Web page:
Resource published Wed, Sep 14, 2016 at 08:15AM UTC edited Wed, Sep 14, 2016 at 08:15AM UTC
Heimdal Online Security - 15 Steps to Maximize your Financial Data Protection Edit Title
We use computers to pay bills, shop online, chat and even keep in touch with friends on social media platforms. You might not realize it, but this makes us vulnerable.
Because we willingly broadcast over the Internet valuable details, such as our credit card information or bank account credentials – information usually needed by cyber criminals – we can never be too careful when securing our financial transactions or personal information.
A 2016 report from the PricewaterhouseCoopers indicates that cybercrime is the “2nd most reported economic crime, affecting 32% of organizations.” And the same study reveals another cause for concern, apart from the economic impact:
“The insidious nature of this threat is such that of the 56% who say they are not victims, many have likely been compromised without knowing it."
The data clearly shows that cybercrime affects individuals and global economic growth. Cyber-attacks on financial institutions or with financial consequences for users like you and me are putting financial assets at risk. Consequently, financial data protection should be a strong concern for anyone.
So is there a way to for our online activities to remain private and safe from cybercriminals?
Definitely! Here are a few best practices that will keep your system protected:
- Check the link before you click it
Pay attention to the links you want to access. To make sure you are not deceived; simply hover the mouse cursor over the link to see if you are directed to a legitimate location.
If you were supposed to reach your favorite news website, such as “www.cnn.com”, but the link indicates “hfieo88.net“, then you should resist the urge of clicking the link. Hyperlinking is a common practice in phishing attacks and it’s always best to double check embedded URLs.
Most of us use shortening services for their links, such as goo.gl or tinyurl. But in some cases an unknown link may send you to a malicious site that can install malware on the system. So, how can you know where you’ll arrive if you click it?
To make sure you are about to access the right online destination, use a free tool such as Redirect Detective. This tool will allow you to see the complete path of a redirected link.
Alternatively, you can also check the suspicious links using a reliable URL checker, such as VirusTotal.
- Check the file before you click it
We all know malware is everywhere. But how can we make sure a file (or an executable file) we just downloaded is what it’s pretending to be? Can we tell the difference between a safe file and a malicious one?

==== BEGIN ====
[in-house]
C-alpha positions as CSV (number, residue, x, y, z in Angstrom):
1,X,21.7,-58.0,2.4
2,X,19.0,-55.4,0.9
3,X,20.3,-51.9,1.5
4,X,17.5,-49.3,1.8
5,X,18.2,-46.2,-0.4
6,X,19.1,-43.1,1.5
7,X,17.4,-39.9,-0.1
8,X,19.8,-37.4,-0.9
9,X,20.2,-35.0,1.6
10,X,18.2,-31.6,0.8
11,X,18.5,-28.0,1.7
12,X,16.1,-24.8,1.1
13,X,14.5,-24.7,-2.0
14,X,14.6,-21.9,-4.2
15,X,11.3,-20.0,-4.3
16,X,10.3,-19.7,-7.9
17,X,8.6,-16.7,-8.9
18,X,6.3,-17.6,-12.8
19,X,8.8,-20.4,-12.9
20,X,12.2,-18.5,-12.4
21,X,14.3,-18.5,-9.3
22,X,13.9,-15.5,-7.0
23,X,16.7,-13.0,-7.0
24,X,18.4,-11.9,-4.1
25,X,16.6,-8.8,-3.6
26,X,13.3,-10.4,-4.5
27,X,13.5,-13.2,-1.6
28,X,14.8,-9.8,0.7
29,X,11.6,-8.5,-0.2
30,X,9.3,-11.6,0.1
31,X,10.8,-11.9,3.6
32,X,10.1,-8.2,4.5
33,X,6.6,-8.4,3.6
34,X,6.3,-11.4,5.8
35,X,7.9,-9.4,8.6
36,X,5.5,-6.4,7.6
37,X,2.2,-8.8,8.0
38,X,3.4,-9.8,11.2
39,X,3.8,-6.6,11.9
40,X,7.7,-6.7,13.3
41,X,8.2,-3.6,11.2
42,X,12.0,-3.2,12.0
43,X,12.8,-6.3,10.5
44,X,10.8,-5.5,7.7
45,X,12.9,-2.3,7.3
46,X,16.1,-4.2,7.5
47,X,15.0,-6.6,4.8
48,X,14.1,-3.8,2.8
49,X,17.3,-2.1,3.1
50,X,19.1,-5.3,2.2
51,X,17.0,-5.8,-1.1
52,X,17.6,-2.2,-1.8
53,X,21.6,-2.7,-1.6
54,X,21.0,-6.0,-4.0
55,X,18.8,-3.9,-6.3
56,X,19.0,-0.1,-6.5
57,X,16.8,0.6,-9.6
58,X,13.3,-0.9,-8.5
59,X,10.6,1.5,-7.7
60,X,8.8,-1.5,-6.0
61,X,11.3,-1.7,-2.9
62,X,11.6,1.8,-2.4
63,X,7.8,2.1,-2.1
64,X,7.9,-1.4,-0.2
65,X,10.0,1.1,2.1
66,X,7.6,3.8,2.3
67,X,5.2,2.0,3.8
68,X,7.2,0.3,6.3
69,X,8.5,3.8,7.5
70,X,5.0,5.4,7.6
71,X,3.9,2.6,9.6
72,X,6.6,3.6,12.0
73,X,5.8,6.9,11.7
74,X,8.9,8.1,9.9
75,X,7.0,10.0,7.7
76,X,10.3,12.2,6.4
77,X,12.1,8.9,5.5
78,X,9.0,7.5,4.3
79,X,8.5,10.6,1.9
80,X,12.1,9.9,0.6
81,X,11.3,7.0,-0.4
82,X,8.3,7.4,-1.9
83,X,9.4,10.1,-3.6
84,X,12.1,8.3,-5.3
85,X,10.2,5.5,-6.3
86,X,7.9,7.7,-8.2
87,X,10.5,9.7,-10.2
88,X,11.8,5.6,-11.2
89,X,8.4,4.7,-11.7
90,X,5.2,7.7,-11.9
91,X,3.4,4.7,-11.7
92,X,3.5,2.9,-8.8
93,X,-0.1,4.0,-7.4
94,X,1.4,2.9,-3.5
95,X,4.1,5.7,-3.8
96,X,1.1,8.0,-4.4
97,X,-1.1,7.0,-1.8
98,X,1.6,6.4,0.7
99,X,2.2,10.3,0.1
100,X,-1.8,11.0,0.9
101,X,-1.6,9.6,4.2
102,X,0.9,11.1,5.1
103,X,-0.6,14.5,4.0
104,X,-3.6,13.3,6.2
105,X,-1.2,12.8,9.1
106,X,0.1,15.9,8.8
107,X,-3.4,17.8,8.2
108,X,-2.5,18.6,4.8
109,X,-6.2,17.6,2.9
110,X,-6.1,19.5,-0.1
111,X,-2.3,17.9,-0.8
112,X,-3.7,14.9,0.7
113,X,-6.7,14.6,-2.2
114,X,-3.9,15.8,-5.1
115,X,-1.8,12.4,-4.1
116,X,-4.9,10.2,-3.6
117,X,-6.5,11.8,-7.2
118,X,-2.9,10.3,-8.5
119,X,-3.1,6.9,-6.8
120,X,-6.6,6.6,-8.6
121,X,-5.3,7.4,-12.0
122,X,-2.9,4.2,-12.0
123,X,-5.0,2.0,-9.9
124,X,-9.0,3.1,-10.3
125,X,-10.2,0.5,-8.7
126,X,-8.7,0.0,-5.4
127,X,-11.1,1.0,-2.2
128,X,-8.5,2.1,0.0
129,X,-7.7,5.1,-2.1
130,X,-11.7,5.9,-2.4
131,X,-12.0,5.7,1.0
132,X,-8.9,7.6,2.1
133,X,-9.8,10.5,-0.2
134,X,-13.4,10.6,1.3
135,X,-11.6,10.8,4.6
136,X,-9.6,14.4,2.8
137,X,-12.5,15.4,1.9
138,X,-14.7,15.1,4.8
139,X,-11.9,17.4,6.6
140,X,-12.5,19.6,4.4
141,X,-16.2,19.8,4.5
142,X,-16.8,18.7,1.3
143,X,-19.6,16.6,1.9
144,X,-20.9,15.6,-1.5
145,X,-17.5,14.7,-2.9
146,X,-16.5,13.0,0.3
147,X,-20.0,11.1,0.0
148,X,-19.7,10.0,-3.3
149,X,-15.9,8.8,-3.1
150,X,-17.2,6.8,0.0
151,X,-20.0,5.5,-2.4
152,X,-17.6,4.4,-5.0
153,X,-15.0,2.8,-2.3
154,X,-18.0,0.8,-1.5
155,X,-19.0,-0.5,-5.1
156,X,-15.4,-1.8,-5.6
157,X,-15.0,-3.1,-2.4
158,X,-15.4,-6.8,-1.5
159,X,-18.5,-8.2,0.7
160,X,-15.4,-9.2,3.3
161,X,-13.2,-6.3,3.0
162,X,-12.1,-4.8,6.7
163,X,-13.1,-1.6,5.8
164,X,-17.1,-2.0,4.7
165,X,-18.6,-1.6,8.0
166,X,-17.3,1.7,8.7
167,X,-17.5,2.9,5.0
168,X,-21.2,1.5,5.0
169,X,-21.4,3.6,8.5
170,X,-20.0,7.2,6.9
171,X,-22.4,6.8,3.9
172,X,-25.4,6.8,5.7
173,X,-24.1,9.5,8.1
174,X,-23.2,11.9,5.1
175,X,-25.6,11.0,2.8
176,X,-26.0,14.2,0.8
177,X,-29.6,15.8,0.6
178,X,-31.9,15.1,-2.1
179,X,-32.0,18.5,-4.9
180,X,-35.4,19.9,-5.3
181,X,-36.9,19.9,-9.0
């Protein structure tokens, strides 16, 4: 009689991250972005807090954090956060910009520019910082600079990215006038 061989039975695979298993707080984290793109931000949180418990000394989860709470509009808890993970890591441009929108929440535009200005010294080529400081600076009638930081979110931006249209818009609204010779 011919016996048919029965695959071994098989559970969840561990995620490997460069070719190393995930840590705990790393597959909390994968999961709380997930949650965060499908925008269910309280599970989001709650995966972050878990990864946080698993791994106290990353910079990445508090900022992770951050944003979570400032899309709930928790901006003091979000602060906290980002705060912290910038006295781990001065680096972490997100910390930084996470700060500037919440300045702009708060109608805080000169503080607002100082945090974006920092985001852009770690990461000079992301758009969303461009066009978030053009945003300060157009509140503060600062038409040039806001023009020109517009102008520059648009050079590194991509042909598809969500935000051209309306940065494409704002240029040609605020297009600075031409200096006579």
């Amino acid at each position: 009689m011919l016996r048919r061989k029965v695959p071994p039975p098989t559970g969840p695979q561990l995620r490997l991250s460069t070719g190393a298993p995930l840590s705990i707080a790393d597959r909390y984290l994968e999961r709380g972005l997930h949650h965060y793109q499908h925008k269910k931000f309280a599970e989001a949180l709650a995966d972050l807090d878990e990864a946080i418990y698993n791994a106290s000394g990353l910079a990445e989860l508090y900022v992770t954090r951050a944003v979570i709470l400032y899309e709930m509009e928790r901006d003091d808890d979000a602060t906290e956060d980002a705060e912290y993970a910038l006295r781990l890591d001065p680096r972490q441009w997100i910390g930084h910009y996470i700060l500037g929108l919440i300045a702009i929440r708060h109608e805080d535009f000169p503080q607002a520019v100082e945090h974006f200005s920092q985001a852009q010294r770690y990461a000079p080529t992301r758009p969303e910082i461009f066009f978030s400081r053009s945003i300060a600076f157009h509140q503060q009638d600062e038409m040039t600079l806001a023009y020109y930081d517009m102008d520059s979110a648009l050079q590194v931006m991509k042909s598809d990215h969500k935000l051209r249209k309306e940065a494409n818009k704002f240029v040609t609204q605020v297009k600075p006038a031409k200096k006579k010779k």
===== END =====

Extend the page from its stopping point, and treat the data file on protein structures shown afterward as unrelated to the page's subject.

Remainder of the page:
An important step for everyone is to use a browser which integrates a reputation-based technology. This technology uses a cloud scoring system to analyze each application downloaded and where it comes from. As a result of the analysis, websites that distribute malicious software – not yet detected by existing defense mechanisms – are more easily blocked. For more details, you can access the following article.
To make sure you are not running a malicious executable file (which may download a Trojan virus on your system), use VirusTotal, which analyzes suspicious files on multiple antivirus solutions.
- Use secure websites to run financial transactions
Financial operations and transactions should be given high scrutiny, as they hold the key for cyber criminals to cashing out your life’s savings.
Here’s how to make sure you visit a secure website:
Look to the left of the web address and find the “Lock” icon. This indicates that you are visiting an encrypted and/or a verified website.
Make sure the web address starts with “https://”. The “s” comes from “secure socket layer” and it indicates you are connected to a website where data, which is sent and received, is encrypted.
Set strong passwords for your accounts
Your passwords should contain around 20 characters. Don’t forget to combine upper and lowercase letters, numbers, and symbols. Don’t use the same password for all your accounts. Make a habit of changing your main passwords every 30 days. Even if you are hacked, having different passwords for each account will help you limit a potential loss.
For more information on how to set strong passwords and manage them safely, see our step by step guide on password security. This includes details on how to use a strong and secure password manager like LastPass or Sticky Password.
- Use two-factor authentication
This is one of the best ways to ensure your online accounts or your email inbox are not accessed by anyone else but you.
This option means that, besides entering your credentials, you will be required to enter a one-time code sent to your phone. Use this method to protect confidential information from social media accounts, such as Facebook, Twitter or valuable data from email accounts.
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